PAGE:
A recent study conducted by Laura Schieve–an epidemiologist with CDC’s National Center on Birth Defects and Developmental Disabilities—demonstrated that pregnant women who wewere considered overweight, per BMI standards, were much more likely to have children with development disabilities such as ADHD.
In addition to two recent previous studies, the third most recent study consisted of 1,311 pregnant women, between the years 2005 and 2012. According to scientific research, a range of 18.5 to 25 is considered healthy according to BMI statistics. (A commonly utilized and trusted BMI calculator may be found here . This most recent experimental study was conducted on the pretext of altering and adding more sophisticated variables to further evaluate weight loss in these pregnant women, and the development of disorders in children such as Autism and ADHD. Any BMI that is 35 or more is considered to be obese in nature. This research experiment took into account added-weight from pregnancy, gestational diabetes, variations in diagnosis of postpartum depression, and even breast-feeding, along with it’s significance in nutritional effects and prospective weight loss.
These studies conducted to-date demonstrate that moms who are obese before and or during pregnancy are up to two times as likely to bare children who possess developmental disabilities, or psychological disorders that interfere with social development and academic learning among peers, per the DSM V (Diagnostic and Statistical Manual of Mental Disorders). The American Academy of Pediatrics found that mothers whom were overweight before and during pregnancy had at least a 3 times more likely chance of having a child that is born with autism spectrum disorder, and up to 4 times more likely to have developmental ADHD.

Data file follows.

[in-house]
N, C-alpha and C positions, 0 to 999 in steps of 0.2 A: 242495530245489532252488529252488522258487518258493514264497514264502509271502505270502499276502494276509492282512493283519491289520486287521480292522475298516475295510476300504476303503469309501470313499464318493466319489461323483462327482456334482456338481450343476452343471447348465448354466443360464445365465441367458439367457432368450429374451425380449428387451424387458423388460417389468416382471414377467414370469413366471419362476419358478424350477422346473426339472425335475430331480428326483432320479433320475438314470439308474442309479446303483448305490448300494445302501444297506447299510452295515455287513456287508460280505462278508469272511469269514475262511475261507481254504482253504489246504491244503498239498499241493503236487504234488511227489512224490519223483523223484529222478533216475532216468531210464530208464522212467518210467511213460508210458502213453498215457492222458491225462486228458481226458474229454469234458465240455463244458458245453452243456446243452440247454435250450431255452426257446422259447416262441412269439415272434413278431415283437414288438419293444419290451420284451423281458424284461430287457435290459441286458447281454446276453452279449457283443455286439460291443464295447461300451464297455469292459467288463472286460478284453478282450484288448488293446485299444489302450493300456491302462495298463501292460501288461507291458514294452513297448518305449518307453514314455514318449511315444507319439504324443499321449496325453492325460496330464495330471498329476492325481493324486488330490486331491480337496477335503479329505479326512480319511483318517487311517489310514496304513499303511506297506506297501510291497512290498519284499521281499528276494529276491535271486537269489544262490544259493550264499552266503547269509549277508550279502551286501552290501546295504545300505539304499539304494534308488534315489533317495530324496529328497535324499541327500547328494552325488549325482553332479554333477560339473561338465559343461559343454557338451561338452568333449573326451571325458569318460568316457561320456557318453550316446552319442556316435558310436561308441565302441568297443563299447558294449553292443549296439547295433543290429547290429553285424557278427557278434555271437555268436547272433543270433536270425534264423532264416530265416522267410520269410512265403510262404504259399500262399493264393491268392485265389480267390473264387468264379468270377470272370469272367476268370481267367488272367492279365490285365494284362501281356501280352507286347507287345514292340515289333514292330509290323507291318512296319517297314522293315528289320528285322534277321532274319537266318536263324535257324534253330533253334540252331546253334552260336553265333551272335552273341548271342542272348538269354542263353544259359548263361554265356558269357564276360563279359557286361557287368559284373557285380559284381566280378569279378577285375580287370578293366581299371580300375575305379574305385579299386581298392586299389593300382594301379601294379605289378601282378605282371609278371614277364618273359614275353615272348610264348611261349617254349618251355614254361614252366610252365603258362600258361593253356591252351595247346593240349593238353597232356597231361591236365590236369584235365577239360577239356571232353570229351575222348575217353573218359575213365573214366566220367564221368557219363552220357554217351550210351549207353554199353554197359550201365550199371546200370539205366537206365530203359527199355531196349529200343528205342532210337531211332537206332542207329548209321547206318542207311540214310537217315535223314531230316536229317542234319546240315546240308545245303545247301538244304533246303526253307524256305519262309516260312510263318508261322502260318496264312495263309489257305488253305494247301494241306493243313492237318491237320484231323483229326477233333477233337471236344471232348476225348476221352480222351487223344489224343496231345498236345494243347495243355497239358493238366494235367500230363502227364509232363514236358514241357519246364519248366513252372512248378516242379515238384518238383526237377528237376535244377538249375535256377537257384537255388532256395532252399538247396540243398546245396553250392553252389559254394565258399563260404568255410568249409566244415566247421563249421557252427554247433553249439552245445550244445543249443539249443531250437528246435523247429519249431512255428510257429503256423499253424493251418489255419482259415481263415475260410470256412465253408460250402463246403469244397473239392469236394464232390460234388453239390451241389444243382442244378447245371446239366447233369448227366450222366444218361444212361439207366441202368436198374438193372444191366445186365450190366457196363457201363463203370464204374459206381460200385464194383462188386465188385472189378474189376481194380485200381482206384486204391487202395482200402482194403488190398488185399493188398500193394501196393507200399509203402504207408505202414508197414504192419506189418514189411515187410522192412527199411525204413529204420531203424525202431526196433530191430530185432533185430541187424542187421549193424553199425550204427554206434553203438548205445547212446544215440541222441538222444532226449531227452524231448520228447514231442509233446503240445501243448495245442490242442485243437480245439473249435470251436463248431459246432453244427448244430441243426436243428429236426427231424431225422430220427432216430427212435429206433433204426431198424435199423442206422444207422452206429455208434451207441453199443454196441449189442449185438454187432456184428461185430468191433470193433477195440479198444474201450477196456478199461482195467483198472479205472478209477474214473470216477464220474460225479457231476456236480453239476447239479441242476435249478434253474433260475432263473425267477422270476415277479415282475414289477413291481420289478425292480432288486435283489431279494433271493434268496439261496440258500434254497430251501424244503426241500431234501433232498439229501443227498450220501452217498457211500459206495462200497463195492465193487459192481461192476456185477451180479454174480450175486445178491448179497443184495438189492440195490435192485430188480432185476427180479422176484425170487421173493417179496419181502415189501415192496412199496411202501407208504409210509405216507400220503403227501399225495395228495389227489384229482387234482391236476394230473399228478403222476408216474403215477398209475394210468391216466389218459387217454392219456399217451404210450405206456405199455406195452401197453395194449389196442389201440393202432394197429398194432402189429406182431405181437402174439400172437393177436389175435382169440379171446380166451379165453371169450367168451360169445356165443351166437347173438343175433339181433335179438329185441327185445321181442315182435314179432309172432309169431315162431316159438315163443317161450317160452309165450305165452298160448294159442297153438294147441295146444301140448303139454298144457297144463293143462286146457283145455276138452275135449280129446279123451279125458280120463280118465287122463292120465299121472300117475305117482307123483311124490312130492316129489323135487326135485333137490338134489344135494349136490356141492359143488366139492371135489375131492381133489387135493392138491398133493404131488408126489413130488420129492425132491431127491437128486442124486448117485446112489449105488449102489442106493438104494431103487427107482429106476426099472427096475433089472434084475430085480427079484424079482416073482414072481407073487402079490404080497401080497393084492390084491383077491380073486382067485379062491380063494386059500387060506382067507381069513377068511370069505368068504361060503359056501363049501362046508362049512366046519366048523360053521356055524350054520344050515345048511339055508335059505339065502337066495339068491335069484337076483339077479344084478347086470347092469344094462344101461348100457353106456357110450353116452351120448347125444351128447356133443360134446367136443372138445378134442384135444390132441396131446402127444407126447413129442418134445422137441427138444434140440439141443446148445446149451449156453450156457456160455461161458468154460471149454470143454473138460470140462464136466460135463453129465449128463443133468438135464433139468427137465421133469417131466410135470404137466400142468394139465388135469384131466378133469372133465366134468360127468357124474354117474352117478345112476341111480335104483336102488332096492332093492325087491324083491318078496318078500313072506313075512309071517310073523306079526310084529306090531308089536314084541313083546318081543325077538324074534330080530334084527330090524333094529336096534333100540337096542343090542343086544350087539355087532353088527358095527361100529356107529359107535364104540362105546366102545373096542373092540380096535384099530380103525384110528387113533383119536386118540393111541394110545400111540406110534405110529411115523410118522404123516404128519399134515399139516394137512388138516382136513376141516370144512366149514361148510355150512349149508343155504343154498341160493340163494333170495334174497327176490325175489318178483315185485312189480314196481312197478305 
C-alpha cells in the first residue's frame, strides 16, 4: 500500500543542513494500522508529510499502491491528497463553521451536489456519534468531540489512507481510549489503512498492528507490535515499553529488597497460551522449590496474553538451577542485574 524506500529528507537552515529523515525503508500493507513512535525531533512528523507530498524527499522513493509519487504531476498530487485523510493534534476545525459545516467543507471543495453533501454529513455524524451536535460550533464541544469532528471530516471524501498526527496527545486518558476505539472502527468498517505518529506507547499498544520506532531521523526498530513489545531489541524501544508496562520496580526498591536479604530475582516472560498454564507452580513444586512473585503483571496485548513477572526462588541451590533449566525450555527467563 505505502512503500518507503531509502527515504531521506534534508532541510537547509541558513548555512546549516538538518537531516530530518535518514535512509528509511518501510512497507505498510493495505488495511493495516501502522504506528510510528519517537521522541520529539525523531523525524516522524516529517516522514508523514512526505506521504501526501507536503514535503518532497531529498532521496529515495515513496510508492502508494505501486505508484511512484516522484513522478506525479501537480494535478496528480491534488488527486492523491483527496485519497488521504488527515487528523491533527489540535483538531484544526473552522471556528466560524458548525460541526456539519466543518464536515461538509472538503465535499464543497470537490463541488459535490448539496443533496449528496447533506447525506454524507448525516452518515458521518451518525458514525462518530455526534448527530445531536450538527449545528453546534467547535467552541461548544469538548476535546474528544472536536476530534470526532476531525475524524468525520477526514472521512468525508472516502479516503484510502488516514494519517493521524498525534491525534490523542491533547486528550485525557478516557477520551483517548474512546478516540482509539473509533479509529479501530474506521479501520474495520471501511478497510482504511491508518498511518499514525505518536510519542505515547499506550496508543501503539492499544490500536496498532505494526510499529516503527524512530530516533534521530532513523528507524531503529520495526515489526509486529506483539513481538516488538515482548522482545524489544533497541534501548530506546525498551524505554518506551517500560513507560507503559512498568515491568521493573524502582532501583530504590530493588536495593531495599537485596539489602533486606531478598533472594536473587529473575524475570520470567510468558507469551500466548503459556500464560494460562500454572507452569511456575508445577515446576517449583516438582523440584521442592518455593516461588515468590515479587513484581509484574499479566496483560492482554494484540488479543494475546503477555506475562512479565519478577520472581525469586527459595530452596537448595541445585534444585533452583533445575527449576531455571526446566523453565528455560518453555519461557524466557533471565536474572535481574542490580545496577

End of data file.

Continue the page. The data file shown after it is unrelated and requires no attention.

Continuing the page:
While obesity is already discouraged amongst men and women, there are specific advisories in place for women in which mention the inclination for women to be overweight more frequently than men, or suffer from a greater challenge to lose weight. There are numerous health risks associated with women that are brought on through overeating and obesity such as diabetes, high blood pressure, heart attack and even stroke. Additionally, overeating can lower mood, cause depression, a lack of motivation, and now also negatively impact their children.
Obesity and poor dieting during pregnancy can also lead to unhealthy lactation for a pregnant woman, and in turn (post-pregnancy) lead to further developmental health risks associated with their child. The lack of a proper diet during pregnancy can lead to malnutrition in a child and cause deprivation of much needed nutrients for brain growth, as well as subject a child to a stronger probability that he or she may develop other medical conditions such as diabetes. One theory listed by Schieve’s is that inflammation caused by poor dieting and obesity could contribute to improper growth of the brain of a child during and post-pregnancy.
In efforts to further understand a woman’s susceptibility for medical complications for both self and child, it’s strongly advised that a woman first visits the appropriate doctors to discuss risk, necessary changes, dietary, and fitness recommendations. While there are no guarantees with anything pertaining to Science, the statistical probability of otherwise developing additional or more complex physical or psychological disorders is more prevalent in mothers who have an abusive diet and unhealthy weight.
Image credit: Anna Omelchenko